The cells building up the human body is in constant communication with each other. This communication is done through large complex networks of signaling pathways for inter- and intracellular signal transduction. The signaling activity regulates many important processes, for example cell death, proliferation and differentiation. Information within the signaling networks is communicated over the cell membrane, through the cytoplasm and entering the nucleus by protein activities such as protein-protein interactions (PPIs) and post translation modifications (PTMs). The cells adapts to their own environment, responding to multiple stimuli from their surroundings. This in combination with memory of previous responses, difference in cell cycles stages and sometimes altered genetic background generates heterogeneous cell populations in which every cell is slightly different from its neighbor. This calls for methods to study the activity of endogenous proteins in individual cells within a population.
In situ proximity ligation assay (in situ PLA) was originally developed to visualize interaction between endogenous proteins in fixed cells and tissue and can also be applied to detect PTMs. This thesis describe the application of in situ PLA to study PPIs in signaling pathways and the work to further develop and improve techniques for proximity dependent detection.
In paper I in situ PLA is used to study cross talk between the Hippo and the TGFβ signaling pathways. The study shows the complex formation by the transcription co-factors of the Hippo pathway, Yap and Taz, and the main effectors of the TGFβ pathway Smad2/3. Furthermore the density dependent localization of the interaction is described.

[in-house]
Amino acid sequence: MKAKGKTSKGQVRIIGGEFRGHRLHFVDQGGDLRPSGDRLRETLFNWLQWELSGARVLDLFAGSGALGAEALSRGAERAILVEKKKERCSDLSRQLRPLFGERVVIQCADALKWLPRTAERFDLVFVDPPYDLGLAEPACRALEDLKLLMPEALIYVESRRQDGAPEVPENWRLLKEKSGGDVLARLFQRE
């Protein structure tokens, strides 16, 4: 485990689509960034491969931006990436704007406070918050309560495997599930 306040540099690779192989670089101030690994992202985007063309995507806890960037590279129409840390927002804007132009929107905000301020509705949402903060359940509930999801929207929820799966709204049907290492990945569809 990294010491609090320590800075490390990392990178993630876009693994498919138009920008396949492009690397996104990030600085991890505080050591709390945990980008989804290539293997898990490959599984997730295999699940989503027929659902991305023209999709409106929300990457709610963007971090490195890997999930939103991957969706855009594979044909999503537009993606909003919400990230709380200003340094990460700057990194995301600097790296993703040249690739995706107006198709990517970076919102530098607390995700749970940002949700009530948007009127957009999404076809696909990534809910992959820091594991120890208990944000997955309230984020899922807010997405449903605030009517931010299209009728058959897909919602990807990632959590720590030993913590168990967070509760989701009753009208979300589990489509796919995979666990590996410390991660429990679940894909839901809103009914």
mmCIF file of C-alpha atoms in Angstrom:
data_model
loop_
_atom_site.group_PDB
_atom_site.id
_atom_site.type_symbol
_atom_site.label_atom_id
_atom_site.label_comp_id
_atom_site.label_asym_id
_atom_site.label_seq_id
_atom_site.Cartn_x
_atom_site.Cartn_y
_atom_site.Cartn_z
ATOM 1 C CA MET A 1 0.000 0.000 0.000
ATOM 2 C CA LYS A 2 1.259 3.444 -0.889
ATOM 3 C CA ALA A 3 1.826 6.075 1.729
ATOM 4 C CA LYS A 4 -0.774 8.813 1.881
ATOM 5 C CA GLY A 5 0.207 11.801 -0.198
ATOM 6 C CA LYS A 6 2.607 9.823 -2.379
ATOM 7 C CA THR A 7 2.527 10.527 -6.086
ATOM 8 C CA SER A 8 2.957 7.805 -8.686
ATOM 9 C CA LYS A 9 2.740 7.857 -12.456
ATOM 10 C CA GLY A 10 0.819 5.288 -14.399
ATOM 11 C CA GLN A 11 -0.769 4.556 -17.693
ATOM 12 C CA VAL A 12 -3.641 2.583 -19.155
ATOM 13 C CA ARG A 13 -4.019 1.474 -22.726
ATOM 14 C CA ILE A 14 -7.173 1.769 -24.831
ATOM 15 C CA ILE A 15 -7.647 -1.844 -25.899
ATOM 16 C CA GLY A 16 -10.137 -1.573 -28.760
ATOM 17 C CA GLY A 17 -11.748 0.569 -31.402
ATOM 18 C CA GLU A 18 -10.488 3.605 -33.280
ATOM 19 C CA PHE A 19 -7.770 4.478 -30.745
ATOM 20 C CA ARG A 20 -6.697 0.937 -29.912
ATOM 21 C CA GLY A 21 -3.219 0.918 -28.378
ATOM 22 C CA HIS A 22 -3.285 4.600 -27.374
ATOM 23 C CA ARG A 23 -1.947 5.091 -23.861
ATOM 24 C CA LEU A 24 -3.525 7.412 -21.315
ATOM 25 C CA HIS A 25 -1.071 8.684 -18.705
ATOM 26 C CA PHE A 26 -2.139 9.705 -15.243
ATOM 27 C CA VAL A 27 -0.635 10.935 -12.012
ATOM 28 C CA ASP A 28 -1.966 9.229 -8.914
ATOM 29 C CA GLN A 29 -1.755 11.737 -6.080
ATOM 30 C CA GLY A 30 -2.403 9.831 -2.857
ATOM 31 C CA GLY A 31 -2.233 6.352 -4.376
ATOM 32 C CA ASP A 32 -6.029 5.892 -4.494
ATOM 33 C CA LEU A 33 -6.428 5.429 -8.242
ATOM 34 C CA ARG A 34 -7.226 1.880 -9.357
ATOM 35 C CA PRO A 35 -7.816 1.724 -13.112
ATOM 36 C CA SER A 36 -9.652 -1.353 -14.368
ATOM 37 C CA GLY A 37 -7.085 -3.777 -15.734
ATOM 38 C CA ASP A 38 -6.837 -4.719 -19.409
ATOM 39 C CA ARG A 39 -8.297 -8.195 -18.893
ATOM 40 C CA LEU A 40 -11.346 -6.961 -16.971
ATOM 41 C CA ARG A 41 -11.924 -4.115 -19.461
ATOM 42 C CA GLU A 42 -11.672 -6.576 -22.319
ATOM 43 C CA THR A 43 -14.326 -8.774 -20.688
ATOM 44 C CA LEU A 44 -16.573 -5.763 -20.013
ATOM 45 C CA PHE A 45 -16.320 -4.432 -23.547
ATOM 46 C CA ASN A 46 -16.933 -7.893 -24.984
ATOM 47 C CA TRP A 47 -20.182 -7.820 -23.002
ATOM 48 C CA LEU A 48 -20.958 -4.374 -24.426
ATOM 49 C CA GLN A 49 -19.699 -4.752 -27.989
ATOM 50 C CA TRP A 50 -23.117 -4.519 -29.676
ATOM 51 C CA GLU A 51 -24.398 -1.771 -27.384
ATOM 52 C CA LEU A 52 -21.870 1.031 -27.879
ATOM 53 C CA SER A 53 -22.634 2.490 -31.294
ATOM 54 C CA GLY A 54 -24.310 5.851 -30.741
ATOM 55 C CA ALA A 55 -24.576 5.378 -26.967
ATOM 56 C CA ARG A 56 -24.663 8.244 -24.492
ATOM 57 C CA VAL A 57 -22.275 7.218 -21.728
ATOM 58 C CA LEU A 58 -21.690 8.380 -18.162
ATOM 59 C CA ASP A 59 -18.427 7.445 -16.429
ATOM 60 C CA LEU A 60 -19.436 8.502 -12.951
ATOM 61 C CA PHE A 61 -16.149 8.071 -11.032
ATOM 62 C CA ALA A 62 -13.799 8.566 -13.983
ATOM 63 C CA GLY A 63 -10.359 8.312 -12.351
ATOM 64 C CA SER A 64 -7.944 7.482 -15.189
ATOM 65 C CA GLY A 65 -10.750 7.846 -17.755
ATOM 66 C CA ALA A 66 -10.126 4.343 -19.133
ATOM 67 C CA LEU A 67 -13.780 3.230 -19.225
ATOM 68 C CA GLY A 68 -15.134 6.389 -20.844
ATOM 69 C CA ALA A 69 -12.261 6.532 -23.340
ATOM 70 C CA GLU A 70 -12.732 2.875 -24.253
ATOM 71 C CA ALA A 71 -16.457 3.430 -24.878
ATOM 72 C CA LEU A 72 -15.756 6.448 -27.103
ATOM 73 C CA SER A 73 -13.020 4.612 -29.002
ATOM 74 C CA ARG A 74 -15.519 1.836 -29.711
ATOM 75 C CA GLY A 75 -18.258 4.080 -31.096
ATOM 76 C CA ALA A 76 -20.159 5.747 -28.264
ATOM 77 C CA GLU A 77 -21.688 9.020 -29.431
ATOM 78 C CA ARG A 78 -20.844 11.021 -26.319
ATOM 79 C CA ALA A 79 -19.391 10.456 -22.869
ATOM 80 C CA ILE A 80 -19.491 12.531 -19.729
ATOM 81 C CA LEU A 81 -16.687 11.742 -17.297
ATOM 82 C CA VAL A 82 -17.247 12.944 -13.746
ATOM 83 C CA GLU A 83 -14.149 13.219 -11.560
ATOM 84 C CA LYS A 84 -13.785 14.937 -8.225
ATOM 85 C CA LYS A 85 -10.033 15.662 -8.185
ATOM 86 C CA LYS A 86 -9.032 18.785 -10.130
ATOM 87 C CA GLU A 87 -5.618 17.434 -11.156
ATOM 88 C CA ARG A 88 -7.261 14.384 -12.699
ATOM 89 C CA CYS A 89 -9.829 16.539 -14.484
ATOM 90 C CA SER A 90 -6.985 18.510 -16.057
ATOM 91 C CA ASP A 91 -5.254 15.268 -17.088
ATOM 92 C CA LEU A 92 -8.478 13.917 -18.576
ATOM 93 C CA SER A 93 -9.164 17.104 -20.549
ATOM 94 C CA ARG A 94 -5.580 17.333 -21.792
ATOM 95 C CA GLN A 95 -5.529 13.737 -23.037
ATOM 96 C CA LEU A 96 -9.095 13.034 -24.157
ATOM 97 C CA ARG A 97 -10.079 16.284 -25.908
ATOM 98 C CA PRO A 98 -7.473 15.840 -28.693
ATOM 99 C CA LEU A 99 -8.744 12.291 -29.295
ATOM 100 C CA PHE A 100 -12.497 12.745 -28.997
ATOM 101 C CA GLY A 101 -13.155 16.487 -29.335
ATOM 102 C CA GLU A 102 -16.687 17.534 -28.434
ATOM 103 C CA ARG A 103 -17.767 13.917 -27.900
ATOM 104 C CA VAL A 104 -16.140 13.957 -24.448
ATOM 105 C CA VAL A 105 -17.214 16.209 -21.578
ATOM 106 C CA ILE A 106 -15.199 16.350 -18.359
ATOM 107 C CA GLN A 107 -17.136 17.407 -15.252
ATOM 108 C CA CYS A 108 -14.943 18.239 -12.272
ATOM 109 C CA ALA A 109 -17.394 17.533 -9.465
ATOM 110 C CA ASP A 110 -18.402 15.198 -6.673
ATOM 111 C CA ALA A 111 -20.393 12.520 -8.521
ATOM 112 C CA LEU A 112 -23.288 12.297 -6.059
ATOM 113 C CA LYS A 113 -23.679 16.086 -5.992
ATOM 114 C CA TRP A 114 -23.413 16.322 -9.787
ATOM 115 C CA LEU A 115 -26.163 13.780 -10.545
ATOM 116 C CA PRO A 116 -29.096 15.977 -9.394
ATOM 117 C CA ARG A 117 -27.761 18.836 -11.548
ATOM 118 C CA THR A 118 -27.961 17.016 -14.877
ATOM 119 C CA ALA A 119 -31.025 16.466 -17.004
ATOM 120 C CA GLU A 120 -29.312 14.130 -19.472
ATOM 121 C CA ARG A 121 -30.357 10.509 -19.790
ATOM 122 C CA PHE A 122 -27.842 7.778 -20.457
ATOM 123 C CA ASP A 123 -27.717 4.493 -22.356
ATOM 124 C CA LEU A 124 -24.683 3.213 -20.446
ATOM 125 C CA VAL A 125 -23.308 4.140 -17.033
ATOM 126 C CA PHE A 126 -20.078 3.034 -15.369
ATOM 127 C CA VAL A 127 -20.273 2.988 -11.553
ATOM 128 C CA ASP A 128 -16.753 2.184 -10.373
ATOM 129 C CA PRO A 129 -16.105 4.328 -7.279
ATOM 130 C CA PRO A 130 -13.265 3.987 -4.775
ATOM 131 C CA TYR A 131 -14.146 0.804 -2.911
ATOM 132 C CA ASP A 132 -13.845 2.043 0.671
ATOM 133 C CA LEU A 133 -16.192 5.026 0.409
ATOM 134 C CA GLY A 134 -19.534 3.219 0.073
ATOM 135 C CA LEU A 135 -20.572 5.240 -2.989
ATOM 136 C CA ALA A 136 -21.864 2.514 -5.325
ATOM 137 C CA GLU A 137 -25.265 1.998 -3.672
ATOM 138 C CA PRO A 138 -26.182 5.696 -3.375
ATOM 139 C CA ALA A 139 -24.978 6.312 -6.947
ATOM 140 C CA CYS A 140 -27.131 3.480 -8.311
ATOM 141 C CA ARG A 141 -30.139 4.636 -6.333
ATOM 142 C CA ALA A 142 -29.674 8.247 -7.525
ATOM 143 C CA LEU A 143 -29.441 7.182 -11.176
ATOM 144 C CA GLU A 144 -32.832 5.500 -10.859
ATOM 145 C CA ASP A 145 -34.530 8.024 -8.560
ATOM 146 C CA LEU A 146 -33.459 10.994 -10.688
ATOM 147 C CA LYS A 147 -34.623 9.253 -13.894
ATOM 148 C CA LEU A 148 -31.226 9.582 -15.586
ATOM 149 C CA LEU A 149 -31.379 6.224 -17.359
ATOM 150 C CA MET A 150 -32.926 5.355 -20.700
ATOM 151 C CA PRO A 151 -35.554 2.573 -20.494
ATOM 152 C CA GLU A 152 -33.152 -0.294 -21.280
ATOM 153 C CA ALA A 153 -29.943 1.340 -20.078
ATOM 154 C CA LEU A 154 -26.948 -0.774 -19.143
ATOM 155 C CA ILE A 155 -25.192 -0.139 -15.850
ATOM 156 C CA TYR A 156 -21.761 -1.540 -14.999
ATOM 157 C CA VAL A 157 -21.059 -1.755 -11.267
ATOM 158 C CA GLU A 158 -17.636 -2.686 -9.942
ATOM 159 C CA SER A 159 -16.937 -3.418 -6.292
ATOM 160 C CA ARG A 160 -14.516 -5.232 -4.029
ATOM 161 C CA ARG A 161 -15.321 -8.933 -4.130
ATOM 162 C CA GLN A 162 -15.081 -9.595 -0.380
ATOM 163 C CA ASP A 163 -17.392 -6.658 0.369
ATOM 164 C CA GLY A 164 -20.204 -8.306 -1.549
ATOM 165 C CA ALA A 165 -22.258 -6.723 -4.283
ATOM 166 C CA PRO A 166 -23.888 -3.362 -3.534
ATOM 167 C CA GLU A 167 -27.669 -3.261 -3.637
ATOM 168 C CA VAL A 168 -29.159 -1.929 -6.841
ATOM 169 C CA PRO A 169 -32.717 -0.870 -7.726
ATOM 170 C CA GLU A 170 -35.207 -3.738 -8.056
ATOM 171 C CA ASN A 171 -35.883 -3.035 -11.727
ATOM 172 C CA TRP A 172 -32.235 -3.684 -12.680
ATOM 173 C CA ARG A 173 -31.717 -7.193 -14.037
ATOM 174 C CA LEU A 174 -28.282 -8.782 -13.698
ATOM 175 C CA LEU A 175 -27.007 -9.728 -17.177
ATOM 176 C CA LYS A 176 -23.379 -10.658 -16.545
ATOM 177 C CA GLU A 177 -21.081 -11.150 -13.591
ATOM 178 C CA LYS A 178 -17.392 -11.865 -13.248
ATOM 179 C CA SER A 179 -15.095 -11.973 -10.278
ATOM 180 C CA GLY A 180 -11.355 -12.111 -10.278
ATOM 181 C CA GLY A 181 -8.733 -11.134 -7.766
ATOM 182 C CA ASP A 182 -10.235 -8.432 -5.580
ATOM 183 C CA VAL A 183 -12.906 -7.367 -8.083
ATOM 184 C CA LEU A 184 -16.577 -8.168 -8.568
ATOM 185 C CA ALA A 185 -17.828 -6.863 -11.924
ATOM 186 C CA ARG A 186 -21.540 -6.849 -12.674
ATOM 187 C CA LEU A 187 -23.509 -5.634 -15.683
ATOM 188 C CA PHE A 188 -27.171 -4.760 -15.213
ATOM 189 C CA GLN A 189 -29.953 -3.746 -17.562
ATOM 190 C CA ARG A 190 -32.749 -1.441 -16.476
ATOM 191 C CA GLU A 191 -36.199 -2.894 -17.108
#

Paper II presents a new version of the in situ PLA probes for simultaneous detection of multiple complexes. Visualization of various complexes involving EGFR, Her2 and Her3 is presented as a proof of concept.
The efficiency of in situ PLA is limited by several factors, one being the design of PLA probes and oligonucleotide systems. Even upon proximal binding of the probes there is a risk of formation of non-circular ligation products, which cannot be amplified and detected. In Paper III two new PLA probes are presented aiming to reduce the formation of non-circular ligation product and hence increase the detection efficiency of in situ PLA.
Paper IV presents a new method for detection of protein complexes and phosphorylation; proxHCR. ProxHCR combines signal amplification by enzyme free hybridization chain reaction (HCR) with the requirement of proximal binding of two affinity probes. As a proof of principle the method is used to detect multiple complexes and protein phosphorylation in fixed cells and tissue.
Uppsala: Acta Universitatis Upsaliensis, 2015. , 48 p.
2015-05-29, Biomedicinskt centrum (BMC), B/B42, Husargatan 3, Uppsala, 13:00 (English)